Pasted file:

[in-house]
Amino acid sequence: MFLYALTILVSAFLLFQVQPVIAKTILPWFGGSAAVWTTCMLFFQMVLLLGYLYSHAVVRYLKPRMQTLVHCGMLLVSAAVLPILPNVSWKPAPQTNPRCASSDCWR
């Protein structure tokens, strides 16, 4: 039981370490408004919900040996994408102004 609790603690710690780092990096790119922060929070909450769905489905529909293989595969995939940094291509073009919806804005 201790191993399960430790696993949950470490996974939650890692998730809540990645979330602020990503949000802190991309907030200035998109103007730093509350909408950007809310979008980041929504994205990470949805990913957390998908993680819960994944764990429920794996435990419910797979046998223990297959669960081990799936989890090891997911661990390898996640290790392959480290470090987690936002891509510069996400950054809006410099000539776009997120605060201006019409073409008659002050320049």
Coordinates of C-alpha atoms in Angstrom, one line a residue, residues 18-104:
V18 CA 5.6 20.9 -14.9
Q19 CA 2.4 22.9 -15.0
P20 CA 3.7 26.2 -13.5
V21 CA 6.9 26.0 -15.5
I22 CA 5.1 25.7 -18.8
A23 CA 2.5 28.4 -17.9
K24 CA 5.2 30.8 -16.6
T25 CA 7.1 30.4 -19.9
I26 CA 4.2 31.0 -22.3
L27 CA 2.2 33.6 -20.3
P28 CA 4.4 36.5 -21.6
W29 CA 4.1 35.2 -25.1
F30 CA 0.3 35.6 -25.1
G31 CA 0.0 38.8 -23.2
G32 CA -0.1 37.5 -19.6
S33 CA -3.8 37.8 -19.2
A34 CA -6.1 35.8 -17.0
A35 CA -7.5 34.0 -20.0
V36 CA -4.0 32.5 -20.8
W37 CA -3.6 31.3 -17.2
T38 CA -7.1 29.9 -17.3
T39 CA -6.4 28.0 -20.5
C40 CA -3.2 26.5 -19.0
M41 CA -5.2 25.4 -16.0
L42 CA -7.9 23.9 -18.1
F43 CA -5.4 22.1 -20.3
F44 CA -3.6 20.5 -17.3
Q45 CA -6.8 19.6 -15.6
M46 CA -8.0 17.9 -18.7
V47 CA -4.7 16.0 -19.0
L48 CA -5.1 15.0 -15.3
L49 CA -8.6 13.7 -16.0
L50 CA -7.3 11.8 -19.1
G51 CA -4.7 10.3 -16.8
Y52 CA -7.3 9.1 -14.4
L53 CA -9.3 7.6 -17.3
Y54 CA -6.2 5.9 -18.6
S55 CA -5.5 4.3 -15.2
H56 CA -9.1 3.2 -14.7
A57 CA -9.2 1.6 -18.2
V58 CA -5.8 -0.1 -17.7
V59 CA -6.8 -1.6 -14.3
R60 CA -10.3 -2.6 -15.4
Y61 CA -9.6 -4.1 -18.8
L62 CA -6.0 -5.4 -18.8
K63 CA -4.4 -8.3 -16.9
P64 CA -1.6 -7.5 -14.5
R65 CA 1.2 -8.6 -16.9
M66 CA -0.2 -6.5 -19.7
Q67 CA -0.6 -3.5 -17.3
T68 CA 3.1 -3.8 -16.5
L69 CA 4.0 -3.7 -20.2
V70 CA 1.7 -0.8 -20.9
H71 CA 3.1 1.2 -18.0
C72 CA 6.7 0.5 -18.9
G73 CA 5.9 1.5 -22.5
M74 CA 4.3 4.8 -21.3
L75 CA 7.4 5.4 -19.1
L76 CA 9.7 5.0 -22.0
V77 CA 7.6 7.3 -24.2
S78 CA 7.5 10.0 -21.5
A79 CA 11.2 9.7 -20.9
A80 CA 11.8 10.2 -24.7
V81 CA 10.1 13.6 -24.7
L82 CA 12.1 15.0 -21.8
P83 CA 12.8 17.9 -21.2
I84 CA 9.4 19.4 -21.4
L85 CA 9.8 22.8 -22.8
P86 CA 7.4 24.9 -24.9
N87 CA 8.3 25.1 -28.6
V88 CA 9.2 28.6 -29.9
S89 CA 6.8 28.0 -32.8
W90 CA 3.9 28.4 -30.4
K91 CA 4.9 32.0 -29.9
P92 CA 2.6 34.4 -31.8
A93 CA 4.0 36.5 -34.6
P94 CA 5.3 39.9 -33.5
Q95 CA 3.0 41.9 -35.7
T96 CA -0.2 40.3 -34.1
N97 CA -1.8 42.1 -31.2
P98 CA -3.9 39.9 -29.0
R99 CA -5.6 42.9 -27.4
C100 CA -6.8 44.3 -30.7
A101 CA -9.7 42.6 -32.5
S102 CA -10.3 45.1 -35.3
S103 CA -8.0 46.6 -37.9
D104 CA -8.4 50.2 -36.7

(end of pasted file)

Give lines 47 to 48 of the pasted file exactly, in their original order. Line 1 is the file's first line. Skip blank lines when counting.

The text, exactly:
R60 CA -10.3 -2.6 -15.4
Y61 CA -9.6 -4.1 -18.8